Senatorial candidate clarifies statements
I read with interest the review by Andy Jackson of the recent Republican senatorial candidate debate in Clovis. Unfortunately some statements attributed to me are false.
While “(Jeff) Bingaman’s stand on the war in Iraq is not consistent with the beliefs of state voters” is certainly a statement with which many New Mexicans would agree, I did not make it. The closest thing to it that I said in the debate was that if the incumbent had been there, he would not understand what we were talking about. That comment was made in the overall context of a whole bunch of issues I had raised, including the threat to America from open borders in a time of war and America being at risk from the attack on our Judeo-Christian core beliefs.
Another statement attributed to me leaves me truly baffled. Jackson wrote that “Pfeffer, a former architect who is Jewish, said he supports the war and believes it has spawned an anti-Christian sentiment in the nation that will hurt Bingaman’s campaign for re-election.” She then elicited comment from Bingaman’s representative, who defended him accordingly.
However, I never said what was reported.
There very definitely is a war on Christianity going on, but it comes from the American Civil Liberties Union and other such organs. Internationally, our self-declared enemy is radical Islam. Assuming that the incumbent would be hurt at the polls because he is Christian is nonsense and I never made any such statement.
What I did say was that President Bush’s religion has been used against him and that this is plain bigotry against Christianity.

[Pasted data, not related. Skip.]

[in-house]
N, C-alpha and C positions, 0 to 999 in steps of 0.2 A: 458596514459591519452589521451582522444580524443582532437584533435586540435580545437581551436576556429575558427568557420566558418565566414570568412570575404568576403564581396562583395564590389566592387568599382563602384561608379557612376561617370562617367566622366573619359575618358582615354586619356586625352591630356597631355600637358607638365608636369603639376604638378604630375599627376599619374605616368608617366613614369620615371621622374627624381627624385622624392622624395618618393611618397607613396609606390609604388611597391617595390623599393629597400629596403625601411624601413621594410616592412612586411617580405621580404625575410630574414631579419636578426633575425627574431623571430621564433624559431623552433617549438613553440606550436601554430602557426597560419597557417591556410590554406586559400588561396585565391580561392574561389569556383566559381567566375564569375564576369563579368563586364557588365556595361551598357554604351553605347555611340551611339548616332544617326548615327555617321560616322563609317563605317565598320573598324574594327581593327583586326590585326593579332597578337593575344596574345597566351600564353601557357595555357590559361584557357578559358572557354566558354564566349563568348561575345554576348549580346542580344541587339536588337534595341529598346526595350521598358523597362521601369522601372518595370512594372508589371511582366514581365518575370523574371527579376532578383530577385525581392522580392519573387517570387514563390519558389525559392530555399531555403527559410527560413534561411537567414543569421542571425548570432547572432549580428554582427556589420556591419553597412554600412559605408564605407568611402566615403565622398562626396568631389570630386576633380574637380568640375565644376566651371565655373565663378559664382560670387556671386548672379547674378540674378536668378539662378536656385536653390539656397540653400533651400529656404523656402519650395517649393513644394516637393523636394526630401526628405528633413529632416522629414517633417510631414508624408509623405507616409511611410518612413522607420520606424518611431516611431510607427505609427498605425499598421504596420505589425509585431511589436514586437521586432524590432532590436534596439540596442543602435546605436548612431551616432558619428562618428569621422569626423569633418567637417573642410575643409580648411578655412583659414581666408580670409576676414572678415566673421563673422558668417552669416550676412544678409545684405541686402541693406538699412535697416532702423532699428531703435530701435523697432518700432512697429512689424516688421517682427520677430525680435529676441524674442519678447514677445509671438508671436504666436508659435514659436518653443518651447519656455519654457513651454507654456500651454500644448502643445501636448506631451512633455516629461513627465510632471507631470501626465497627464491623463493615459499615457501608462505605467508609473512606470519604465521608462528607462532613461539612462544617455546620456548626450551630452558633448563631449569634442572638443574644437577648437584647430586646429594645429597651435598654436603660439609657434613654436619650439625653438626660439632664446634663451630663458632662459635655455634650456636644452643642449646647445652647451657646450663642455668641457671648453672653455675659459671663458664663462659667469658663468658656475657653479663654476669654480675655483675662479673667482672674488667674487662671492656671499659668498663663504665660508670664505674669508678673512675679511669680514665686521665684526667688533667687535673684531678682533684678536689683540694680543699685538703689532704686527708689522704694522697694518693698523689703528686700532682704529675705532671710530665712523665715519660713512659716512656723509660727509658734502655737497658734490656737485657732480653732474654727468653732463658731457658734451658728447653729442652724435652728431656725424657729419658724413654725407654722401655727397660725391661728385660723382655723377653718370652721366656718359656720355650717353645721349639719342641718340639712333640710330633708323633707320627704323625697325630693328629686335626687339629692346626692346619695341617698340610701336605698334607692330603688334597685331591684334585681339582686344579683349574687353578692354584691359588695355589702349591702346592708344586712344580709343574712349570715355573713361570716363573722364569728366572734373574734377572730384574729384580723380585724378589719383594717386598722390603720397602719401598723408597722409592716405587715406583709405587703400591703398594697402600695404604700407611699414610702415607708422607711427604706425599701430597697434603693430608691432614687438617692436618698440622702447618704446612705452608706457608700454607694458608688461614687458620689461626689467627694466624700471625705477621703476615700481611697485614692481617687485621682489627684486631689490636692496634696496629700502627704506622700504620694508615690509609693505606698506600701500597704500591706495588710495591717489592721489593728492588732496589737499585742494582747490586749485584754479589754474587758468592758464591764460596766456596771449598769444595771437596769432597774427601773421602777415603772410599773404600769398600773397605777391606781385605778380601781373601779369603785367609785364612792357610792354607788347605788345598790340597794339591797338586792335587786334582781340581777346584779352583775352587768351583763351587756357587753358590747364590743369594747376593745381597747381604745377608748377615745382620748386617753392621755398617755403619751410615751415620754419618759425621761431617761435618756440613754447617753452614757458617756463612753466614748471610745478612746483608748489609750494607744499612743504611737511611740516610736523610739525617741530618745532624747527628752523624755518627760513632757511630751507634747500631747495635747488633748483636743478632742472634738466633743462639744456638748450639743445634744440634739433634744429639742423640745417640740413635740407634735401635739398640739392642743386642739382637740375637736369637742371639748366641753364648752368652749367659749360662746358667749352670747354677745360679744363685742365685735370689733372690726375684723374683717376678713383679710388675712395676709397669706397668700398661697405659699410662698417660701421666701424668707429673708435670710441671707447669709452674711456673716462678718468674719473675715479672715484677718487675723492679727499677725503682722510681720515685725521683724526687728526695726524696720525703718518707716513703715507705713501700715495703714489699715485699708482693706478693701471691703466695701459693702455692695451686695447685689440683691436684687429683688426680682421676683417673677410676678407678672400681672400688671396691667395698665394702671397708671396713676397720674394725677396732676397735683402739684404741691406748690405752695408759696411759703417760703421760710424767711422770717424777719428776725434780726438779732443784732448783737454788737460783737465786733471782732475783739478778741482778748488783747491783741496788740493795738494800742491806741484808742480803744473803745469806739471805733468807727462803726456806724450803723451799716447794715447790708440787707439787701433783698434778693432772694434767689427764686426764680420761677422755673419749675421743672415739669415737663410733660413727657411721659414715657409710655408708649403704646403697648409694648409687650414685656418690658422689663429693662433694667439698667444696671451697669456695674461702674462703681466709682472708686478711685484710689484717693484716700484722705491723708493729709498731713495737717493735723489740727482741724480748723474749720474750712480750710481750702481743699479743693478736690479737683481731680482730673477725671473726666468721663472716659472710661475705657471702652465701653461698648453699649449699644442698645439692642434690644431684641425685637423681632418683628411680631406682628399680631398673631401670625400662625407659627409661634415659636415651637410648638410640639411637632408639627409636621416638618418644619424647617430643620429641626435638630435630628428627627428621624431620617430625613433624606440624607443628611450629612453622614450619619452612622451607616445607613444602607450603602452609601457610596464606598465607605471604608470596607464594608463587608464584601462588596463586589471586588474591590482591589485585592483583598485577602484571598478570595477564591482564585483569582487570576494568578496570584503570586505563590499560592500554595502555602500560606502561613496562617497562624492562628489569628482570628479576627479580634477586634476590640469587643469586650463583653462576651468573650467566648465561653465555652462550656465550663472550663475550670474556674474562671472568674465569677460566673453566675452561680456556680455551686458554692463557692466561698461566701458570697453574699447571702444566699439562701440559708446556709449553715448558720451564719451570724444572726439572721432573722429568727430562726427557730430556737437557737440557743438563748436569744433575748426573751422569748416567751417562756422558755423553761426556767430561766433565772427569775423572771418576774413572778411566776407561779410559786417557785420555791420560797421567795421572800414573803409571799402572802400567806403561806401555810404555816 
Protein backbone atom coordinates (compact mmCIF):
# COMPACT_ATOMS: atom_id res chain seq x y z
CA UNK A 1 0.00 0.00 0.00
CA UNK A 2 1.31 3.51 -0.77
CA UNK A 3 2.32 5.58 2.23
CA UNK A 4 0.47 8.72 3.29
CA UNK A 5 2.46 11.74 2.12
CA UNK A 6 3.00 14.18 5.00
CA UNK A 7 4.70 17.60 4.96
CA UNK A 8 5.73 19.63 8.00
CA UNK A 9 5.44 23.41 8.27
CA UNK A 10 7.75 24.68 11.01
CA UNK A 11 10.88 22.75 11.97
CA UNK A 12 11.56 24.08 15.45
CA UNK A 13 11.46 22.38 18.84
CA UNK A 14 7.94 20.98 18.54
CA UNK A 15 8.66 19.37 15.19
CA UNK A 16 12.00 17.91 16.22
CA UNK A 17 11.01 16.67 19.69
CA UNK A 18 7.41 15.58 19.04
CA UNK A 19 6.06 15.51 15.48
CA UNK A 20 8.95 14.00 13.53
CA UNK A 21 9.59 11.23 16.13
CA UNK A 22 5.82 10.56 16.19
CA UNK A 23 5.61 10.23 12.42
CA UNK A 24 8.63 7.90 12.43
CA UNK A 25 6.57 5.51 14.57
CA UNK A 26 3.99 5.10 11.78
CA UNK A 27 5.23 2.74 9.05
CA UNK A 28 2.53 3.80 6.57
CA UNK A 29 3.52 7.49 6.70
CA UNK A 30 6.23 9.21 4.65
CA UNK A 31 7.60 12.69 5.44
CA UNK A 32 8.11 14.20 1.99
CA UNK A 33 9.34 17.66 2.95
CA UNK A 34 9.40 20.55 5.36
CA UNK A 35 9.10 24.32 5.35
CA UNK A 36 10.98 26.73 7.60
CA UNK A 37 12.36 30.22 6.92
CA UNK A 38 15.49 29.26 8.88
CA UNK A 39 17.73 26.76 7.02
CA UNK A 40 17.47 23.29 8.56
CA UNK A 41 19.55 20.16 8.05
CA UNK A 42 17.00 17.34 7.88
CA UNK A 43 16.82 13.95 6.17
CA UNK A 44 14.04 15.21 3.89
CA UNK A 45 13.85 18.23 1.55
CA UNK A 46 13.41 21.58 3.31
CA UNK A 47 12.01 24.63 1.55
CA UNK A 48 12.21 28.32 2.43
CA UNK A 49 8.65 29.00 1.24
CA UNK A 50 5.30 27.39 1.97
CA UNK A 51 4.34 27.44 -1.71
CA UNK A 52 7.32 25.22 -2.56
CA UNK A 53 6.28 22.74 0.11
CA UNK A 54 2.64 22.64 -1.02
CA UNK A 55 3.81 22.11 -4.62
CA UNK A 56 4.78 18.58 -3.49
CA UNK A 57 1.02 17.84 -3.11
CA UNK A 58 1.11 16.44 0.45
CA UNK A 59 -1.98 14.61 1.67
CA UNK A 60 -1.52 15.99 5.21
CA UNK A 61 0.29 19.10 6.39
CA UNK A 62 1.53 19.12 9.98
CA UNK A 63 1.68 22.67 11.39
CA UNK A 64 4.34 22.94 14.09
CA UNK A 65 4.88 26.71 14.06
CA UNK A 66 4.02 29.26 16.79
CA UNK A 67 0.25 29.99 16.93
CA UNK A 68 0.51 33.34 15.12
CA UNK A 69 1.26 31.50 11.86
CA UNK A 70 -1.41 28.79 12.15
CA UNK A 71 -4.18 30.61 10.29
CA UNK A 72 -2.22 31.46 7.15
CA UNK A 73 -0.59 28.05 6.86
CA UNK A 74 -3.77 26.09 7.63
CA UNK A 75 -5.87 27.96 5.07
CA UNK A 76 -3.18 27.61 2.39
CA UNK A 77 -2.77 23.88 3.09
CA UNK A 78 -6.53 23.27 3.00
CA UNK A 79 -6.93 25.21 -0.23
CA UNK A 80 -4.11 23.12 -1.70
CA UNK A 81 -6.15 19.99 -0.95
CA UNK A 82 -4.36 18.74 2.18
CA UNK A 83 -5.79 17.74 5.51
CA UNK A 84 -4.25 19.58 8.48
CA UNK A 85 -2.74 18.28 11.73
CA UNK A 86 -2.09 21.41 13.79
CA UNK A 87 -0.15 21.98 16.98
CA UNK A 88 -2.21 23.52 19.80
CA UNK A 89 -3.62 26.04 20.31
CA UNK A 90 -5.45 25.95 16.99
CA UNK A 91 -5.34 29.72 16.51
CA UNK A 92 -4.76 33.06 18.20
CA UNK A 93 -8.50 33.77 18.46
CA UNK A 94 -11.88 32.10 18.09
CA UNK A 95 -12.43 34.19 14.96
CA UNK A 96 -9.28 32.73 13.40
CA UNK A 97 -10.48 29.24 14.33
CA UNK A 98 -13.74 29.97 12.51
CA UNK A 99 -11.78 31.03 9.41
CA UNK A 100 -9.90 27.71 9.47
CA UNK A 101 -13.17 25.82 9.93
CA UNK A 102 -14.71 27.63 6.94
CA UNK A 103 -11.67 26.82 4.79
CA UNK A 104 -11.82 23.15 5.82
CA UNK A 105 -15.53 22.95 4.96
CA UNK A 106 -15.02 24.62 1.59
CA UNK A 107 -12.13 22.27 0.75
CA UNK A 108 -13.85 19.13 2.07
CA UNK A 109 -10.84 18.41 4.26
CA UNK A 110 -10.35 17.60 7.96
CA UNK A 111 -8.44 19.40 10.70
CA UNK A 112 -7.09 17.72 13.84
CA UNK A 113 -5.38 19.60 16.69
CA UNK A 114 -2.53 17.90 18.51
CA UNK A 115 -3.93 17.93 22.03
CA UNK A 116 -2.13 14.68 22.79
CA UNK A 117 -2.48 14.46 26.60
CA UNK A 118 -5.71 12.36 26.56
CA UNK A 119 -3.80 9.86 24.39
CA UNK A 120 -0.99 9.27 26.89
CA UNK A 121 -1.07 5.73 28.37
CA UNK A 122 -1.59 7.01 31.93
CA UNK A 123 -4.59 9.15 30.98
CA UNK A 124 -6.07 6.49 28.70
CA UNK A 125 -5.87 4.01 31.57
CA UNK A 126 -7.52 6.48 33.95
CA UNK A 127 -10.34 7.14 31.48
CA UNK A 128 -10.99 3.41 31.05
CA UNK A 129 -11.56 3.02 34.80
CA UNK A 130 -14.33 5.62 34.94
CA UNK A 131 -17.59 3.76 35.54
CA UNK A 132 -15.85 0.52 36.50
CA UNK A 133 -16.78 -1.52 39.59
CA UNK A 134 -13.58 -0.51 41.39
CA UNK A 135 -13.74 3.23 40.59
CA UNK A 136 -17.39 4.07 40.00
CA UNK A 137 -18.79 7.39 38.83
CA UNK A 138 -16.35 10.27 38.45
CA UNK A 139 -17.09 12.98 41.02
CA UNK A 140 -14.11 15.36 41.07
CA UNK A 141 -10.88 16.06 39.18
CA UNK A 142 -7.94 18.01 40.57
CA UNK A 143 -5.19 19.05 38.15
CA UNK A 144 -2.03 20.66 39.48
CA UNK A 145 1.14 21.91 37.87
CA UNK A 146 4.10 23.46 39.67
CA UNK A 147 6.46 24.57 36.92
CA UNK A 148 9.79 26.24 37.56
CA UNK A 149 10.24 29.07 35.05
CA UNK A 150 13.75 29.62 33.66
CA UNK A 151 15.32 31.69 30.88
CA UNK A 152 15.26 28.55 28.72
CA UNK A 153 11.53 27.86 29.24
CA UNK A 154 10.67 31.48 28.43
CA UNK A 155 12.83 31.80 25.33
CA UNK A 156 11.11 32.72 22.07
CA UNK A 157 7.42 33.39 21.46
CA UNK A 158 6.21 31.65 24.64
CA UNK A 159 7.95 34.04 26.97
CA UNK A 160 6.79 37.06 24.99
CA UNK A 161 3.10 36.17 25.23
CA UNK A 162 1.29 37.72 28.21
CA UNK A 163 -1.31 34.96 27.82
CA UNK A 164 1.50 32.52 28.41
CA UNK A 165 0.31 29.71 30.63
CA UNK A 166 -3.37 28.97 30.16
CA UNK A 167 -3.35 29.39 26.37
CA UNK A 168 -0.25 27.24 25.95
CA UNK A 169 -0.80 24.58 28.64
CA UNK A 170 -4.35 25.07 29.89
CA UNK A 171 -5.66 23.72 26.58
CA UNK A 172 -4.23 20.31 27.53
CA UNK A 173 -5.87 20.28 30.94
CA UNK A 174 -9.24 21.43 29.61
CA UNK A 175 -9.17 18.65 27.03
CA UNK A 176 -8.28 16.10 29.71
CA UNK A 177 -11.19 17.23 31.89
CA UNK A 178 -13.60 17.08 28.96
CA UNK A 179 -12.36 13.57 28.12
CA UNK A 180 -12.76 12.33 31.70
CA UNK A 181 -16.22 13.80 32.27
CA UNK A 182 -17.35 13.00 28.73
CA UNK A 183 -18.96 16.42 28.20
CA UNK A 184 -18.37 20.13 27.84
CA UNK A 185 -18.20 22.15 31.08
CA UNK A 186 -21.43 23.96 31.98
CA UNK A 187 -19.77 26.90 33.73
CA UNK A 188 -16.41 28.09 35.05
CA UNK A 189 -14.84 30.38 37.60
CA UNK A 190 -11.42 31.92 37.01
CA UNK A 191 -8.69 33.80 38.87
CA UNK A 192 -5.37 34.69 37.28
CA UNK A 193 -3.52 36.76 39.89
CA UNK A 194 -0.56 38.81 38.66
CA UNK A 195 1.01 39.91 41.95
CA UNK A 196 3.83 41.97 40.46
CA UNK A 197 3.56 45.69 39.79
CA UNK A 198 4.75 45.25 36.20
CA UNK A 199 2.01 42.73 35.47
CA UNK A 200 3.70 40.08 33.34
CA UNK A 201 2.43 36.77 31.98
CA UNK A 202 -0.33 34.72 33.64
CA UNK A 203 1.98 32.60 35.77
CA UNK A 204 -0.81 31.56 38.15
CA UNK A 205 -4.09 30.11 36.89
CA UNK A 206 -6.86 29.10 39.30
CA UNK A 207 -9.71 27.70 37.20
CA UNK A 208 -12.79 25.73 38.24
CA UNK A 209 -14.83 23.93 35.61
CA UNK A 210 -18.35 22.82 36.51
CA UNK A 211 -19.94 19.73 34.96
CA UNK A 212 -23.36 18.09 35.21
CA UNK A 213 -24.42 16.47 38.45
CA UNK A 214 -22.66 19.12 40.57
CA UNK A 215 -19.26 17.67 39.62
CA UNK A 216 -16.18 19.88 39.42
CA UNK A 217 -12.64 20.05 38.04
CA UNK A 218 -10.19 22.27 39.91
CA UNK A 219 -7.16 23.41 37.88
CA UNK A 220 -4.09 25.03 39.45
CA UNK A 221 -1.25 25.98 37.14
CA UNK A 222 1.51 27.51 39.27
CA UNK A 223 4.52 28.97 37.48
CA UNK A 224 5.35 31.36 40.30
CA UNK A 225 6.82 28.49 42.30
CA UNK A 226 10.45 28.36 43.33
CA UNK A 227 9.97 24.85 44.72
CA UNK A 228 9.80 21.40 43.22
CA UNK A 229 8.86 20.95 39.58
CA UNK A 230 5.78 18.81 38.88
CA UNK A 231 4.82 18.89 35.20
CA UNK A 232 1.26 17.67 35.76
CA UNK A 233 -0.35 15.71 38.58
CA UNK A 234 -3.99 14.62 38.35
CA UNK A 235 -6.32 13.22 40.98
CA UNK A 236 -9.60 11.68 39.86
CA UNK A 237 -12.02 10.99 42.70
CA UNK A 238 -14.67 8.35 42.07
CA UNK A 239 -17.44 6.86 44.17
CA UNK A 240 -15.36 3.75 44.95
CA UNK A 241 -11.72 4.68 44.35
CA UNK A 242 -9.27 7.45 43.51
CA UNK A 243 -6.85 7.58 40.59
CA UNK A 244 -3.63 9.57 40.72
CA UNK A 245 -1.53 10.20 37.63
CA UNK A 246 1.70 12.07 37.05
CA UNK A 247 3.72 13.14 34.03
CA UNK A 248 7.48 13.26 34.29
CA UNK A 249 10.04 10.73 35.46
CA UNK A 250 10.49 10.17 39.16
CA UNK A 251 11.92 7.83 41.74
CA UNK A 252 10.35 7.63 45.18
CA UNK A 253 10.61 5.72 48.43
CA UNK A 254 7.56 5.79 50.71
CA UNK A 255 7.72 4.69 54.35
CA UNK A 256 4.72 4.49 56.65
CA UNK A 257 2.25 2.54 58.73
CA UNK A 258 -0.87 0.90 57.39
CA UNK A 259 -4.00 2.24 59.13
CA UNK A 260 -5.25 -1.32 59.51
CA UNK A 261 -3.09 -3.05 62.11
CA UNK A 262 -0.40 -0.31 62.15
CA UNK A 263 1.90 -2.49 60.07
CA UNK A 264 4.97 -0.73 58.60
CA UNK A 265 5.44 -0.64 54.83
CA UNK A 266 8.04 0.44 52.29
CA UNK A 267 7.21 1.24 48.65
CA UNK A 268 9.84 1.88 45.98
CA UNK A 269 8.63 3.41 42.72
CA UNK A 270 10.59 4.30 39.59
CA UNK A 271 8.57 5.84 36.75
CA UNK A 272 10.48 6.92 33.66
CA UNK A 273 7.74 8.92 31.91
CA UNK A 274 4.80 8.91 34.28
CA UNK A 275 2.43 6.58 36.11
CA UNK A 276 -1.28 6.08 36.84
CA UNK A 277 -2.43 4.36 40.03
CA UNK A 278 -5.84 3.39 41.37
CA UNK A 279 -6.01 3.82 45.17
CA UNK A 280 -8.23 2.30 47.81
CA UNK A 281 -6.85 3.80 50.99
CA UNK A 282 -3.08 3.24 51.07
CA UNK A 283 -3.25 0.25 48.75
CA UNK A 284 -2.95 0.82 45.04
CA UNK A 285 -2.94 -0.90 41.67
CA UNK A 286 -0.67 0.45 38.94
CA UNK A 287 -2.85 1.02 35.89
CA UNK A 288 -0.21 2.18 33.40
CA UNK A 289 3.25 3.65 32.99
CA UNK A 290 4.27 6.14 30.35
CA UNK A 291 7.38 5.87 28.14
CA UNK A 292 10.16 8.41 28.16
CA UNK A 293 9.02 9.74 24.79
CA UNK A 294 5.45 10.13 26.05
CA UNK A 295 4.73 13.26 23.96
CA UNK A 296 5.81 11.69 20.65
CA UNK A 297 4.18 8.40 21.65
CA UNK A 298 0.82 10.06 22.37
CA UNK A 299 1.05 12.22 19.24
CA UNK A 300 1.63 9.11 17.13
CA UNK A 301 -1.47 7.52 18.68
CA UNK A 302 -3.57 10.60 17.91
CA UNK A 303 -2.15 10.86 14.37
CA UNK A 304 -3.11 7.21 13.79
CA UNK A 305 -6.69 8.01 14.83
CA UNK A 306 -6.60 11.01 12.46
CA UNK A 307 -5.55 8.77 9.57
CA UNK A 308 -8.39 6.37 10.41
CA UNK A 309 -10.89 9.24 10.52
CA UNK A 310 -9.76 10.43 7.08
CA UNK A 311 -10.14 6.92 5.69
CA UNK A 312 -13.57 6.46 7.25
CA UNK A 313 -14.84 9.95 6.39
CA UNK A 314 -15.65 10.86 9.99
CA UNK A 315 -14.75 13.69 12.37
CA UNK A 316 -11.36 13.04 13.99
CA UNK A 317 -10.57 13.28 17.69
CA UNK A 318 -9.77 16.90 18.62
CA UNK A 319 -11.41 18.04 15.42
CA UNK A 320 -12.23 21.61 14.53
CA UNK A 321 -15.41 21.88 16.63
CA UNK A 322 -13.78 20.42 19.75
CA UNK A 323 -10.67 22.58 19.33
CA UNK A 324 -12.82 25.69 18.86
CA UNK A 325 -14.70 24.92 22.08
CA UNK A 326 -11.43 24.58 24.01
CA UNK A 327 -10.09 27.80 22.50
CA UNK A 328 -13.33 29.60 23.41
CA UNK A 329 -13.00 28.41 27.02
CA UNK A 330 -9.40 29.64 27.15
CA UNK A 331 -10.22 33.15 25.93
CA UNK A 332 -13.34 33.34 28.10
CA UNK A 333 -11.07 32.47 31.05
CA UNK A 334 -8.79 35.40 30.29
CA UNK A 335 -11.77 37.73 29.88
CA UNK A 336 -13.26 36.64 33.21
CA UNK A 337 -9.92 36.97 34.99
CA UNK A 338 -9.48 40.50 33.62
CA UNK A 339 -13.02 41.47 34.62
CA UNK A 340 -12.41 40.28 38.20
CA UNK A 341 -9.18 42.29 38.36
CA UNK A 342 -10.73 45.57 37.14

Also for the record, I continue to practice architecture. My handout at the debate said so.
Many thanks to the people of Clovis and to the Curry County Republican Party for an excellent program.
Candidate for United States Senate
Not all agencies’ motives shady
Your editorial on Environmental Protection Agency grants (“Environmental group should return tax dollars,” Jan. 5 CNJ) ignores important facts.
As an advocacy organization, our mission at the Natural Resources Defense Council (NRDC) is to fight for cleaner air, safer water and a healthier world in which to raise our families.
Sometimes that means taking regulators to court when they fail to protect the public. Other times, we work closely with EPA and other federal enforcement officials to pursue polluters or develop stronger, more effective safeguards. Always, it’s the results that count.
It is true we have sued EPA dozens of times, and we will doubtless do so again. But that has not stopped us from teaming with the same agency to crack down on big utility companies flouting laws requiring them to clean up the country’s oldest and dirtiest power plants.
And even in these contentious times, there are still a few things that environmentalists, industry and the government can all agree make sense. NRDC’s EPA grants offer a good example.
Most of NRDC’s EPA grant funding — which totals less than 1 percent of our budget — went to develop energy efficiency performance specifications used by electric utilities, as well as EPA’s successful EnergyStar program to reduce energy waste and save consumers millions of dollars. Other grants went to help poorer countries create energy efficient building codes.
In contrast to NRDC, many other EPA grantees represent major industries that are under the agency’s direct legal oversight, and which have major financial stakes riding on agency policies. These organizations are often far less forthcoming about their motives and principles than NRDC — where we are never afraid to say what we stand for.
Frances G. Beinecke